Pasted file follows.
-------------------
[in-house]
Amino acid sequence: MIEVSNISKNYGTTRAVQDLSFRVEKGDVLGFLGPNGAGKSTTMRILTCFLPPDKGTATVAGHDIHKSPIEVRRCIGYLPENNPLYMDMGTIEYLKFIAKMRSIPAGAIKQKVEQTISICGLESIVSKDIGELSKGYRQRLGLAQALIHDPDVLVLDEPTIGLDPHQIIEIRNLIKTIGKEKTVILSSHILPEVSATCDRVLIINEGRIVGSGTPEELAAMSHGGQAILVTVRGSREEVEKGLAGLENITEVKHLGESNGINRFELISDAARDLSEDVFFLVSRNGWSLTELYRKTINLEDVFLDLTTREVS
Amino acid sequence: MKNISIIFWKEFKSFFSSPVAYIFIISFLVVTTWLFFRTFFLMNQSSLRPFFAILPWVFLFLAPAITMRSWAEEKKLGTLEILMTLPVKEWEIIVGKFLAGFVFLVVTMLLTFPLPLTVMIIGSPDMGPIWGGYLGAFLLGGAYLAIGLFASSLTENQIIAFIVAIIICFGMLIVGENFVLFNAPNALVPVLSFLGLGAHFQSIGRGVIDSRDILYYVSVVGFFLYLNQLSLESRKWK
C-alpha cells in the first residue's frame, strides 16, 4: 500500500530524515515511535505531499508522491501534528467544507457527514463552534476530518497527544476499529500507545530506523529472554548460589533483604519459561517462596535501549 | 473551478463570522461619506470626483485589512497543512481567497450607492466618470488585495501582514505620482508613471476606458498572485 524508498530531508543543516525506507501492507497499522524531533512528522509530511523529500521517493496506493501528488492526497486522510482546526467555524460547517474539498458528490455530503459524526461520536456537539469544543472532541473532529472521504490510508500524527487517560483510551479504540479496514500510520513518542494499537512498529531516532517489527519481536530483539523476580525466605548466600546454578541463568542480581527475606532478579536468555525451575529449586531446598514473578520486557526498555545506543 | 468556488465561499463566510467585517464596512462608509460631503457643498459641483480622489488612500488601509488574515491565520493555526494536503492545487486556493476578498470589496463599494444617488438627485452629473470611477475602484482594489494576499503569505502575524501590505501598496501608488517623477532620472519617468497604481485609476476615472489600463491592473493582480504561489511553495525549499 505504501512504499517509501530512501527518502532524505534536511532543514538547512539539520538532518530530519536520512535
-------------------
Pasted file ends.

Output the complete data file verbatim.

[in-house]
Amino acid sequence: MIEVSNISKNYGTTRAVQDLSFRVEKGDVLGFLGPNGAGKSTTMRILTCFLPPDKGTATVAGHDIHKSPIEVRRCIGYLPENNPLYMDMGTIEYLKFIAKMRSIPAGAIKQKVEQTISICGLESIVSKDIGELSKGYRQRLGLAQALIHDPDVLVLDEPTIGLDPHQIIEIRNLIKTIGKEKTVILSSHILPEVSATCDRVLIINEGRIVGSGTPEELAAMSHGGQAILVTVRGSREEVEKGLAGLENITEVKHLGESNGINRFELISDAARDLSEDVFFLVSRNGWSLTELYRKTINLEDVFLDLTTREVS
Amino acid sequence: MKNISIIFWKEFKSFFSSPVAYIFIISFLVVTTWLFFRTFFLMNQSSLRPFFAILPWVFLFLAPAITMRSWAEEKKLGTLEILMTLPVKEWEIIVGKFLAGFVFLVVTMLLTFPLPLTVMIIGSPDMGPIWGGYLGAFLLGGAYLAIGLFASSLTENQIIAFIVAIIICFGMLIVGENFVLFNAPNALVPVLSFLGLGAHFQSIGRGVIDSRDILYYVSVVGFFLYLNQLSLESRKWK
C-alpha cells in the first residue's frame, strides 16, 4: 500500500530524515515511535505531499508522491501534528467544507457527514463552534476530518497527544476499529500507545530506523529472554548460589533483604519459561517462596535501549 | 473551478463570522461619506470626483485589512497543512481567497450607492466618470488585495501582514505620482508613471476606458498572485 524508498530531508543543516525506507501492507497499522524531533512528522509530511523529500521517493496506493501528488492526497486522510482546526467555524460547517474539498458528490455530503459524526461520536456537539469544543472532541473532529472521504490510508500524527487517560483510551479504540479496514500510520513518542494499537512498529531516532517489527519481536530483539523476580525466605548466600546454578541463568542480581527475606532478579536468555525451575529449586531446598514473578520486557526498555545506543 | 468556488465561499463566510467585517464596512462608509460631503457643498459641483480622489488612500488601509488574515491565520493555526494536503492545487486556493476578498470589496463599494444617488438627485452629473470611477475602484482594489494576499503569505502575524501590505501598496501608488517623477532620472519617468497604481485609476476615472489600463491592473493582480504561489511553495525549499 505504501512504499517509501530512501527518502532524505534536511532543514538547512539539520538532518530530519536520512535